Integrating Behavioural Medicine into First Opinion Practice | Centre for Veterinary Education

Integrating Behavioural Medicine into First Opinion Practice

This podcast will discuss the importance of recognising and safeguarding emotional health in companion animals and the role that the first opinion veterinary practice can play in that process.

Potential obstacles to providing a behavioural medicine service will be discussed and solutions suggested.

The potential impact of the veterinary practice visit on the emotional health of patients will be considered and practical advice offered as to how to minimise negative impact and optimise the veterinary visit experience for patients, clients and practice staff. 

Learning Outcomes

Following this podcast, you will be able to:

  • Explain the potential obstacles to incorporating behavioural medicine into first opinion practice and give suggestions as to how to overcome them

  • Describe the potential impact of the veterinary practice experience on the emotional health of patients and how to make it as positive as possible

  • Explain the processes of socialisation and habituation and the role of the veterinary practice in educating pet owners about their importance

Course Delivery

This PodcastPLUS comes with:

  • Access to a pre-recorded video podcast

  • A discussion forum for conversation, debate and information exchange with your peers and tutor

  • Access to further reading and/or resources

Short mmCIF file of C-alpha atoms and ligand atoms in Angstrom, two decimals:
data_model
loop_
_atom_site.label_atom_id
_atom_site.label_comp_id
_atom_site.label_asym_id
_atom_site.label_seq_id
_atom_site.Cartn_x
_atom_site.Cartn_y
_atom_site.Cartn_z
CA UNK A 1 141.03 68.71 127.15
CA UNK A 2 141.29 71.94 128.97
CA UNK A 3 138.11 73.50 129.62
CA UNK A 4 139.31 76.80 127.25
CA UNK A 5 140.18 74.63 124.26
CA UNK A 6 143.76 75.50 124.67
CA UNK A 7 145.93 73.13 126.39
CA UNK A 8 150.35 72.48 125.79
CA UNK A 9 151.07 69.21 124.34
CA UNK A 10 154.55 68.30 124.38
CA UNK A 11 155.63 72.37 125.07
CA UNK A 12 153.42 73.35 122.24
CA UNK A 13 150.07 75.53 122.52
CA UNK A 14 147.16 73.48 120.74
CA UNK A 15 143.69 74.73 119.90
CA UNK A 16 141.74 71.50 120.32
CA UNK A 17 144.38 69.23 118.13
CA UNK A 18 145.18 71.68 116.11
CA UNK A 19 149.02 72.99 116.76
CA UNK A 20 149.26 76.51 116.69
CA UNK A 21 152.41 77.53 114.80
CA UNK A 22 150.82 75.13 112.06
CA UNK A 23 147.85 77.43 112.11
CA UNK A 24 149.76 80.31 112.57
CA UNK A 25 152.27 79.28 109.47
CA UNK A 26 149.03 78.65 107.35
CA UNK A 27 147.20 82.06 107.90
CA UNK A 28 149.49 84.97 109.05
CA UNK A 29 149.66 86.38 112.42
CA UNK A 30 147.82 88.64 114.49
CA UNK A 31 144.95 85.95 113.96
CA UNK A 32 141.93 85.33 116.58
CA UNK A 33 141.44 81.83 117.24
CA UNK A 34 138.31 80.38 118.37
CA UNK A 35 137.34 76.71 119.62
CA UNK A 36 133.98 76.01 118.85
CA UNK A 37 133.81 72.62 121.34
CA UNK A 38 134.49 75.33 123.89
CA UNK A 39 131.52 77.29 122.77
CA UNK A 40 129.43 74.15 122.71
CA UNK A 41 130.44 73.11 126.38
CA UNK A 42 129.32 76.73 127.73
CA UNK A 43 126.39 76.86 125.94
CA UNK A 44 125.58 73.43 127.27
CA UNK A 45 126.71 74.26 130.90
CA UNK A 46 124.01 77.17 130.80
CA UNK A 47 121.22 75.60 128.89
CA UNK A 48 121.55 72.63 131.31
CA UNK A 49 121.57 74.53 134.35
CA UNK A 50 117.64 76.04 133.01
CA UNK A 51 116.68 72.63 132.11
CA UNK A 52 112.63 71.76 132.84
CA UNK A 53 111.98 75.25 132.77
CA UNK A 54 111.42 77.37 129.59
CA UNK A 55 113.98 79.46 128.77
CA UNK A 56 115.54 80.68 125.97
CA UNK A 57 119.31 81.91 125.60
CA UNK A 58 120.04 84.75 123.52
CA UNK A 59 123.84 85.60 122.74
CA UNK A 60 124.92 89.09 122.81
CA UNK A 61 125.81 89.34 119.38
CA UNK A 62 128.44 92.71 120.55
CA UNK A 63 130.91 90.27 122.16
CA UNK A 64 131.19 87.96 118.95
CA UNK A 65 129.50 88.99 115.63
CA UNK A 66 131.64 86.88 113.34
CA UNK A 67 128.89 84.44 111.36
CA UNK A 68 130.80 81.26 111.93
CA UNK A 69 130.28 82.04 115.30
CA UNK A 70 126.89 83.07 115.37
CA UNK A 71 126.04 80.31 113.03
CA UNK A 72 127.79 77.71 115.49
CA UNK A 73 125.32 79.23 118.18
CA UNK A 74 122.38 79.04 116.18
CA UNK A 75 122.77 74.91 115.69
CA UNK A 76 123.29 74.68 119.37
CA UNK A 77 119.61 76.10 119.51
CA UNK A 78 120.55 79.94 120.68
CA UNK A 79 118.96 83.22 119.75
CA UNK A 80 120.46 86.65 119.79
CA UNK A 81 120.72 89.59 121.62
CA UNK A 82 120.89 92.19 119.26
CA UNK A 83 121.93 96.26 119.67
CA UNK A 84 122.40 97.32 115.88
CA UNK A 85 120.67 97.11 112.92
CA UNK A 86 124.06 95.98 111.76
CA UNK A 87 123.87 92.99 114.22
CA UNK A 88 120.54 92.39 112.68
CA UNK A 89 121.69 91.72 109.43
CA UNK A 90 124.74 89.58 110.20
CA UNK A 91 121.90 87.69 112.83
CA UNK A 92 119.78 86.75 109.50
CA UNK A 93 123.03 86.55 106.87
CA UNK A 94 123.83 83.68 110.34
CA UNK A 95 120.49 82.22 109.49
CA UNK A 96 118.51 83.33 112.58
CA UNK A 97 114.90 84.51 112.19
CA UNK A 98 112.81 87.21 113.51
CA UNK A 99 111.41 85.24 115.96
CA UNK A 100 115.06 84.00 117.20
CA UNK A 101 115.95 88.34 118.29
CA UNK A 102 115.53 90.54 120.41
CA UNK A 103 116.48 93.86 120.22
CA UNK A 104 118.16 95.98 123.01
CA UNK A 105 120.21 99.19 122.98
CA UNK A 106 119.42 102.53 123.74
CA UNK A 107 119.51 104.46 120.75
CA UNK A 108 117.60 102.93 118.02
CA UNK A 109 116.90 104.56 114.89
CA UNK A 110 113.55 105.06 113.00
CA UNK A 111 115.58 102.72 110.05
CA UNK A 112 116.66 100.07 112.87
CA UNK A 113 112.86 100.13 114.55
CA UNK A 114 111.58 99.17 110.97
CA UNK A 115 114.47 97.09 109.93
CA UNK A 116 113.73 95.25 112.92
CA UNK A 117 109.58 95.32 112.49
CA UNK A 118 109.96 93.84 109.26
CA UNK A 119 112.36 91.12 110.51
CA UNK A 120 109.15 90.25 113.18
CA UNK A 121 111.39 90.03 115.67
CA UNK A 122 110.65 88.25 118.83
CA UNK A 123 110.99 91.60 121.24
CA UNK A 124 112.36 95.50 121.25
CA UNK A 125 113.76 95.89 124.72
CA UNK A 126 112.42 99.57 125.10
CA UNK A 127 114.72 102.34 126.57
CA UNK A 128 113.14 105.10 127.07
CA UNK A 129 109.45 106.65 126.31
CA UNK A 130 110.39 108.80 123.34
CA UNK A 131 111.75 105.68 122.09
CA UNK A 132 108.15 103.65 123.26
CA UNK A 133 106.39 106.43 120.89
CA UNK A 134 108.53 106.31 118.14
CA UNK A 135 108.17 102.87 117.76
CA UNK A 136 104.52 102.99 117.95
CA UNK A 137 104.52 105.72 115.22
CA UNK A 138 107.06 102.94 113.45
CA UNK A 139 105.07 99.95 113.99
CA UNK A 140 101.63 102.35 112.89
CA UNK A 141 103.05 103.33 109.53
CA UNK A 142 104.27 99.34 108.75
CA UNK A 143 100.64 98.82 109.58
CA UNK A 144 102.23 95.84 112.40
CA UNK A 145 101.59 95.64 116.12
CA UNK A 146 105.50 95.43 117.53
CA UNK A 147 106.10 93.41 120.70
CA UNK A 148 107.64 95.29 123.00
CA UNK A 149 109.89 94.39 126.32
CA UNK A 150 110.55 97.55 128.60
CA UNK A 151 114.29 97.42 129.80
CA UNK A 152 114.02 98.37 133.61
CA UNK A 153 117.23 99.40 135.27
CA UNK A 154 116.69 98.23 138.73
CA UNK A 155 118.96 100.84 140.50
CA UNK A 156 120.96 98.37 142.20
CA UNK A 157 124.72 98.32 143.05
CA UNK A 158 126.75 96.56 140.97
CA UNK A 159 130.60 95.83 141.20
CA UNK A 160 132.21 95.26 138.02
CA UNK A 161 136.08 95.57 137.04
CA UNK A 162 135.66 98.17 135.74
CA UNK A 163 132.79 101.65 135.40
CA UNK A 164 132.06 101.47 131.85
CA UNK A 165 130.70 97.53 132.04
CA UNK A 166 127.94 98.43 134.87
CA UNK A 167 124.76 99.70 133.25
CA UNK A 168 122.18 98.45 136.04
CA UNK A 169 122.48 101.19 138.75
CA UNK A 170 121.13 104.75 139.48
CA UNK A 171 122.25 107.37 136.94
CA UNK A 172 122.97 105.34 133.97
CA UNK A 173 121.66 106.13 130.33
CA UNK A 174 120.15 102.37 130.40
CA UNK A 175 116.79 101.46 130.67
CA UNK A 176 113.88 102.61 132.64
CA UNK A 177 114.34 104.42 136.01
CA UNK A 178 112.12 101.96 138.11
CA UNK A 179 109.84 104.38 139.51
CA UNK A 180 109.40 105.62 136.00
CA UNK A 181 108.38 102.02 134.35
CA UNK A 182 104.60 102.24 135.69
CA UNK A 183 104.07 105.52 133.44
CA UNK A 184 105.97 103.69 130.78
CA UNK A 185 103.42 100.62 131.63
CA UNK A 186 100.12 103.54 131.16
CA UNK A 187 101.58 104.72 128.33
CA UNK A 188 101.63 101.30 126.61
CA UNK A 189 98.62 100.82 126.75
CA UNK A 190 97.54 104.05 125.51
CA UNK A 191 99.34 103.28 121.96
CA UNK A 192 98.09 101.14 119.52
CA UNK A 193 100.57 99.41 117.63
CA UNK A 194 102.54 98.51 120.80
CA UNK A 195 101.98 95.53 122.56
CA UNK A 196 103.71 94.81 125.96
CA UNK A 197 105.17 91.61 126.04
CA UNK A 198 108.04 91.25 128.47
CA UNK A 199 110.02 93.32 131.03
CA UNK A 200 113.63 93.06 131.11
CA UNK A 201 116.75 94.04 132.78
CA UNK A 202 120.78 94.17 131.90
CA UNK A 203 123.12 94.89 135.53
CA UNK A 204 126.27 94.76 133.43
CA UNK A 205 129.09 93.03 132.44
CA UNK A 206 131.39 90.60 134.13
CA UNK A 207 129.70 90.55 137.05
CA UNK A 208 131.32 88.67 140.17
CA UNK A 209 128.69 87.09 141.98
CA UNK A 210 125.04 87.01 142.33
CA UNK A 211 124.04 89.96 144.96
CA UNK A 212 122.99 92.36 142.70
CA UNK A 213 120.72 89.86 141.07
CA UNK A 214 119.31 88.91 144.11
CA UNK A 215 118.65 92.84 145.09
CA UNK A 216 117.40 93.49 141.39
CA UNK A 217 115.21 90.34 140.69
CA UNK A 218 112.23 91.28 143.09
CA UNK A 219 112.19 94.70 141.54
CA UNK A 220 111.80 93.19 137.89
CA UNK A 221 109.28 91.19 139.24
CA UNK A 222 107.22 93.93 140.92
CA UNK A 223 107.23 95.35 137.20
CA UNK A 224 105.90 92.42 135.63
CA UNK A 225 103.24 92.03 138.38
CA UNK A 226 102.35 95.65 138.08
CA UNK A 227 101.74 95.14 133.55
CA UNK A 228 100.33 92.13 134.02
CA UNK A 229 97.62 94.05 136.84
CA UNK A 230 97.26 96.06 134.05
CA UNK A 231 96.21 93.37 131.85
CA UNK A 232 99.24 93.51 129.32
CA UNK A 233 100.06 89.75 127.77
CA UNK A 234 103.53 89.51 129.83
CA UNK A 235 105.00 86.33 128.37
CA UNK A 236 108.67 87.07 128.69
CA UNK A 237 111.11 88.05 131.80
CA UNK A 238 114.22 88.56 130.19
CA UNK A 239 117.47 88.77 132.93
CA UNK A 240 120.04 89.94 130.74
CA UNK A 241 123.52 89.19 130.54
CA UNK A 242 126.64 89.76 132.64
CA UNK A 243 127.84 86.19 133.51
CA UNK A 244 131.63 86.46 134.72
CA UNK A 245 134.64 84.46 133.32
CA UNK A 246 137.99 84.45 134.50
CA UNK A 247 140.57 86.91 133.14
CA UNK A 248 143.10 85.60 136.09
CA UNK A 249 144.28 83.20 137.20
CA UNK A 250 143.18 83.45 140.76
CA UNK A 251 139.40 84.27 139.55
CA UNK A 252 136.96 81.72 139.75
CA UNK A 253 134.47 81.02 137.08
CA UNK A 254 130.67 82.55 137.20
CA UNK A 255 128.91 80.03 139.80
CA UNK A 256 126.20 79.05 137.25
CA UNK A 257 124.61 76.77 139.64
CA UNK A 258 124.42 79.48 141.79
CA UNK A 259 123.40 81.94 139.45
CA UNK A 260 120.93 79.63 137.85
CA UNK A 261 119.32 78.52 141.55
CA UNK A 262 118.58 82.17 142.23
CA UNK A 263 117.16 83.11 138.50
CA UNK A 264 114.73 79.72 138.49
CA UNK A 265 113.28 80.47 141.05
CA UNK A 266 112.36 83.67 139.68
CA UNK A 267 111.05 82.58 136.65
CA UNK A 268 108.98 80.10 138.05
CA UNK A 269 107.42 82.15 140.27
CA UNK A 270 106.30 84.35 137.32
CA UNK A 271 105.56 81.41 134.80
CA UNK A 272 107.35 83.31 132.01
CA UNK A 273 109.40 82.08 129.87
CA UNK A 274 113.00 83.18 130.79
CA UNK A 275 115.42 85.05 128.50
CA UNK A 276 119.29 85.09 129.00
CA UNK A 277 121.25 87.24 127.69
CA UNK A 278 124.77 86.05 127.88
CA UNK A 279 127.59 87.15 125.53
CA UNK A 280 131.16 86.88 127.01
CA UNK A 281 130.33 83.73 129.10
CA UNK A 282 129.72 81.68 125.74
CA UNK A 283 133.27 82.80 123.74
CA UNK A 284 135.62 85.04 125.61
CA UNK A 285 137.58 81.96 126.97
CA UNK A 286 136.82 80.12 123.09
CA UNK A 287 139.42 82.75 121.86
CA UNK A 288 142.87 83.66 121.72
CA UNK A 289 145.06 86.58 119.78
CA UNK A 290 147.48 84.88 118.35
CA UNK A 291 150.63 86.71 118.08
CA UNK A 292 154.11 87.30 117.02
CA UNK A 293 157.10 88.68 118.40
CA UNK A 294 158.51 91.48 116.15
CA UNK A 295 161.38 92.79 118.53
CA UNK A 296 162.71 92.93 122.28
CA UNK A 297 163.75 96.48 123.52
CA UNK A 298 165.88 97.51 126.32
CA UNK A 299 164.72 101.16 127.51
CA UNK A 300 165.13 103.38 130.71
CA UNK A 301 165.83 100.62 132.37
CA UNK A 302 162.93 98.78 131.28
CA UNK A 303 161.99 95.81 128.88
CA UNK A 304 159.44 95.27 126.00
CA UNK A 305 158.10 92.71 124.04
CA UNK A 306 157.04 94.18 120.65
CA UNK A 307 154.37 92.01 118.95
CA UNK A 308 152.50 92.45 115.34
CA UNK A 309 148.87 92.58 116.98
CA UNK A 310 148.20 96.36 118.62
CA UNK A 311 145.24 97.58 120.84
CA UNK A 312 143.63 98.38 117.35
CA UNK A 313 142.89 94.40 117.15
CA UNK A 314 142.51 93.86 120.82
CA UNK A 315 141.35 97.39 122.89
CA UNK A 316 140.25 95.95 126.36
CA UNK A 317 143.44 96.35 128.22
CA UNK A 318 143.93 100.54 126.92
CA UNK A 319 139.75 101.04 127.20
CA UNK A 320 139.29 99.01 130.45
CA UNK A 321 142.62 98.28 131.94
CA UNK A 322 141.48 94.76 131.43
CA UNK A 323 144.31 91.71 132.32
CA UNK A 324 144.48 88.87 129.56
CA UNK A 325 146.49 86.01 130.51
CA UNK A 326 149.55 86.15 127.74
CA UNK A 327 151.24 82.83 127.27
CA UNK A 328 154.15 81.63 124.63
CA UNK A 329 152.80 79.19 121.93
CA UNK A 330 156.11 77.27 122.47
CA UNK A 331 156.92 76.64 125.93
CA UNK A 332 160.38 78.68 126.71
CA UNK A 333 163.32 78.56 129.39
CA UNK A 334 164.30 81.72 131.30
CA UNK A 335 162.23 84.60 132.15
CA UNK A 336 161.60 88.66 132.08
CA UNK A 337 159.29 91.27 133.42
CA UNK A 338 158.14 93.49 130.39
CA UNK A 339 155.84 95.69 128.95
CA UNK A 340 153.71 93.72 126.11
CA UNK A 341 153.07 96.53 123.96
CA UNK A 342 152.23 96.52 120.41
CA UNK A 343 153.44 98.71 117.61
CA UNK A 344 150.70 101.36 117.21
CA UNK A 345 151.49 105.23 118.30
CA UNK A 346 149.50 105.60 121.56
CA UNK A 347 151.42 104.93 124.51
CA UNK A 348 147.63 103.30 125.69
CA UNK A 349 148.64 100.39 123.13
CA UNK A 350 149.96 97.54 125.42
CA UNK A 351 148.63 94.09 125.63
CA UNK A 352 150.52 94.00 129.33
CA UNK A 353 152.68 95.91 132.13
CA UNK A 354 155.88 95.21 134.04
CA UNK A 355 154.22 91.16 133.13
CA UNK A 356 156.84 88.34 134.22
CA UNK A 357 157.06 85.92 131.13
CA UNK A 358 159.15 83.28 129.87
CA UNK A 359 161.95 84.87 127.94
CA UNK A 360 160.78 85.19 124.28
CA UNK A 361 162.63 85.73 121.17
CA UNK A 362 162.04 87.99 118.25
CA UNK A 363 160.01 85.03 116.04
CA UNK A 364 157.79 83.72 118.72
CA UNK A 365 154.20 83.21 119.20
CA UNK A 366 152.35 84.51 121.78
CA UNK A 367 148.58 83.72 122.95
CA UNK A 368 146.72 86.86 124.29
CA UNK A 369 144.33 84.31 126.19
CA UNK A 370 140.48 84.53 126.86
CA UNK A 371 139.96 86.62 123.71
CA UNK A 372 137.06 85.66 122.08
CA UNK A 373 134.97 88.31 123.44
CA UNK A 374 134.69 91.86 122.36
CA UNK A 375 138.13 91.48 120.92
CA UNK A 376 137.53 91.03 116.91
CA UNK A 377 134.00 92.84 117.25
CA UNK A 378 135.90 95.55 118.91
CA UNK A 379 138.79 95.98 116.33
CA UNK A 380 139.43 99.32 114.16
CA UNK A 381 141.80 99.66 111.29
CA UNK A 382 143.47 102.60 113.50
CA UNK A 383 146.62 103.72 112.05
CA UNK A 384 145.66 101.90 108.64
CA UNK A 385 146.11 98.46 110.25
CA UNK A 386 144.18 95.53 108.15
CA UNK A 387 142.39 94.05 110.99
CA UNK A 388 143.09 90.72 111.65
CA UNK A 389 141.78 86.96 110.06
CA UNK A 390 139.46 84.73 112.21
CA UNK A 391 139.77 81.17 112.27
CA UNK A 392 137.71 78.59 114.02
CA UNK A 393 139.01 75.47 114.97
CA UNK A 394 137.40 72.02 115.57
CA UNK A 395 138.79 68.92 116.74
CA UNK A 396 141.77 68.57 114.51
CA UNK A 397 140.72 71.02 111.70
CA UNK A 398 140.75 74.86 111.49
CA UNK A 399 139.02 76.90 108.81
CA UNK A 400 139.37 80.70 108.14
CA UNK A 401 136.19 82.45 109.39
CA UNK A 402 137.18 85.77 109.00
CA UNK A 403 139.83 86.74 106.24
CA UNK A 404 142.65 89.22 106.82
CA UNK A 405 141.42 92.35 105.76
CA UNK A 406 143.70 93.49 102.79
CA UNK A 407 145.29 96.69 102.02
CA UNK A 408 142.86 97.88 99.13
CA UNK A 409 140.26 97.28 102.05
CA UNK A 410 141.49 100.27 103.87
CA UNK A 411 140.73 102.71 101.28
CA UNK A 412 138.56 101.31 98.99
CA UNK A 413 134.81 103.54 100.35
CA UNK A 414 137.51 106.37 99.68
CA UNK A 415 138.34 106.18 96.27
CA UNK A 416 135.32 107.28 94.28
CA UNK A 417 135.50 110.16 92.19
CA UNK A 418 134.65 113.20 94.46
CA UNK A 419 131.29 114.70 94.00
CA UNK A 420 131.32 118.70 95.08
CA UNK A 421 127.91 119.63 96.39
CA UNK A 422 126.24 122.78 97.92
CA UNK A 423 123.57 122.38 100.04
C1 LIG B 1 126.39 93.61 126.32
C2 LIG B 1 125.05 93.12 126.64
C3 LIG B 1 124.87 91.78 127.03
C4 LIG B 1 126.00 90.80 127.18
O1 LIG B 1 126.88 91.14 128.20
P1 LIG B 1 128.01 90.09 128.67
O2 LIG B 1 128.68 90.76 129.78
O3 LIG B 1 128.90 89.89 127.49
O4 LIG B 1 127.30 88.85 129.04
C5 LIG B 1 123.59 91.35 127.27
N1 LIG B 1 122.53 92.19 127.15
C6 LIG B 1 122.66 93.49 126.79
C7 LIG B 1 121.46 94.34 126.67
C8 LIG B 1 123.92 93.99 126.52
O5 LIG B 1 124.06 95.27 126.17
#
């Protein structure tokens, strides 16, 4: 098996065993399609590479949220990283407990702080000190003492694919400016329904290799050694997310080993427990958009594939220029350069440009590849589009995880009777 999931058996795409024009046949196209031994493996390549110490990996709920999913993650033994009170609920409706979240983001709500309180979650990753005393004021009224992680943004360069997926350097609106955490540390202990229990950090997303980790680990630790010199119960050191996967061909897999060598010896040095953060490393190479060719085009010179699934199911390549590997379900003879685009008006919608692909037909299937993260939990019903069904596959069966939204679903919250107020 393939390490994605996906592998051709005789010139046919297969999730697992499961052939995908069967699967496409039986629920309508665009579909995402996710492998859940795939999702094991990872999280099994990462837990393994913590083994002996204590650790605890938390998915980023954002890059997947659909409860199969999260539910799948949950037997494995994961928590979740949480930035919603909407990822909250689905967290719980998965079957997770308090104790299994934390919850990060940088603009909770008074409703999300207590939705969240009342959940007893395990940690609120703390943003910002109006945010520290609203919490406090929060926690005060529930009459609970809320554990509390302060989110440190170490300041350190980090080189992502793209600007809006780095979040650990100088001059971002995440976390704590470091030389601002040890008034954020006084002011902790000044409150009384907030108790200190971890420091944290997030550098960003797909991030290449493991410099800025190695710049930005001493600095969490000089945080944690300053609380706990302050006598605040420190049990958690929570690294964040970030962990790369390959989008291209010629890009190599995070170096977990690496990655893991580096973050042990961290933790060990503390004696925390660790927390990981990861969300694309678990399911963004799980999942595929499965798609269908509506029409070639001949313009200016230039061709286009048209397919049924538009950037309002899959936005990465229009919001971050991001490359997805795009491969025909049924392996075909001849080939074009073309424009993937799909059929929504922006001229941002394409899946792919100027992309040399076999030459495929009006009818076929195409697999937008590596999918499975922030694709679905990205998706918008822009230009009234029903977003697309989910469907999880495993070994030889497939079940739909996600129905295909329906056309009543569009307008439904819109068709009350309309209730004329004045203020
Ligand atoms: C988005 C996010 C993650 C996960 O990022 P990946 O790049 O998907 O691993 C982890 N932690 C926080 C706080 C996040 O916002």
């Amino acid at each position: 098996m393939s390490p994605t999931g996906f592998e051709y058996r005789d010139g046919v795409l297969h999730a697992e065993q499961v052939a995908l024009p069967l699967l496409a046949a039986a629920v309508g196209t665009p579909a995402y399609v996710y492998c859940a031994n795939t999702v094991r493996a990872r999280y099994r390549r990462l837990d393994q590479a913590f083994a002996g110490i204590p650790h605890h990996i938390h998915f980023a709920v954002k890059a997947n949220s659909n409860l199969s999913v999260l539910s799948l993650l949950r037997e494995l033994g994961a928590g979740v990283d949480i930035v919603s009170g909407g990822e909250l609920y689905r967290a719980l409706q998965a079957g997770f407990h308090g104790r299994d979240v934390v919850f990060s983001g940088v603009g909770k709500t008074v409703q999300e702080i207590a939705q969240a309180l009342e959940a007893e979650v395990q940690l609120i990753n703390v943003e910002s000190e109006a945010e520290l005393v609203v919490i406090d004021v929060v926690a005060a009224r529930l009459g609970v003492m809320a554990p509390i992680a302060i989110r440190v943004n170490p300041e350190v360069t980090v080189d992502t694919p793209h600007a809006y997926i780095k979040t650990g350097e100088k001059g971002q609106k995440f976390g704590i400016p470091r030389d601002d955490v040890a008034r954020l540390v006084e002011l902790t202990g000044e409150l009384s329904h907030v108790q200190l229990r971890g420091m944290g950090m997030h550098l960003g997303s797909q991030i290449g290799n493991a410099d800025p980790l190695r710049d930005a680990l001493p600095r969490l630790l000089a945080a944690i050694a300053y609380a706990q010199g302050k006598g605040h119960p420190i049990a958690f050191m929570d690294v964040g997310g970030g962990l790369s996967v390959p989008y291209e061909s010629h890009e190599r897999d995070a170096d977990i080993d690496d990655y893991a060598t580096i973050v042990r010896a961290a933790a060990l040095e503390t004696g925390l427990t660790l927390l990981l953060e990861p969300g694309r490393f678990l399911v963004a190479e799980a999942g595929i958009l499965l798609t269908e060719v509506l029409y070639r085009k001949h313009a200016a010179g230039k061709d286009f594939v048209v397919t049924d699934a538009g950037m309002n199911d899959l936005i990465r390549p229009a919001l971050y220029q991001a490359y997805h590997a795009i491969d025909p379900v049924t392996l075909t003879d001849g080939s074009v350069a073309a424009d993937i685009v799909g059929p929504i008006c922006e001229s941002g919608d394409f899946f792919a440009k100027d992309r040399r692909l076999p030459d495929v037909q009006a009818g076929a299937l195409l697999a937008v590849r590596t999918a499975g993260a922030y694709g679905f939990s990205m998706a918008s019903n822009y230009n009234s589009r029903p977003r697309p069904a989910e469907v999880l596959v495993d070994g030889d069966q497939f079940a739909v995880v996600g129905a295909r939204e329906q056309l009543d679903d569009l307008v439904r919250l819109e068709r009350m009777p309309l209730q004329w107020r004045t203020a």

• A self-assessed multiple choice quiz to qualify for CPD

  • An electronic certificate available for download upon successful completion of the quiz

Limited places remaining


Thursday 15 - Wednesday 28 February 2018
Delivered Online



Sarah qualified from Bristol University and spent four years in mixed general practice before setting up Behavioural Referrals Veterinary Practice in 1992. She is an RCVS and European Veterinary Specialist in Behavioural Medicine. In 2018 she was made a Fellow of the Royal College of Veterinary Surgeons for meritorious contribution to the profession. Sarah is an External Lecturer in small animal behavioural medicine at Liverpool University and a Certified Clinical Animal Behaviourist under the ASAB accreditation scheme. She sees clinical cases across North West England. In 2002 Sarah became a Founding Diplomate of the European College of Animal Welfare and Behavioural Medicine (formerly the ECVBM-CA) and served as President from 2002 to 2008. She served as Treasurer of the College from 2011 to 2017 and is currently the chair of the Behavioural Medicine Credentialing Committee. Sarah has a special interest in the interplay between emotional and physical illness in dogs and cats and particularly in the role of pain. She promotes the recognition of emotional health issues in companion animals and the role of the veterinary profession in safeguarding the welfare of animals in this context. Sarah lectures extensively at home and abroad on behavioural topics and is an author, co-author and editor of several books including Behavioural Medicine for Small Animals and Feline Behavioural Health and Welfare, both published by Elsevier.

Course Fees

Member TypePodcastPlus
*Members include: Practice, Professional, Part-time, Recent Graduate, Academic and Student members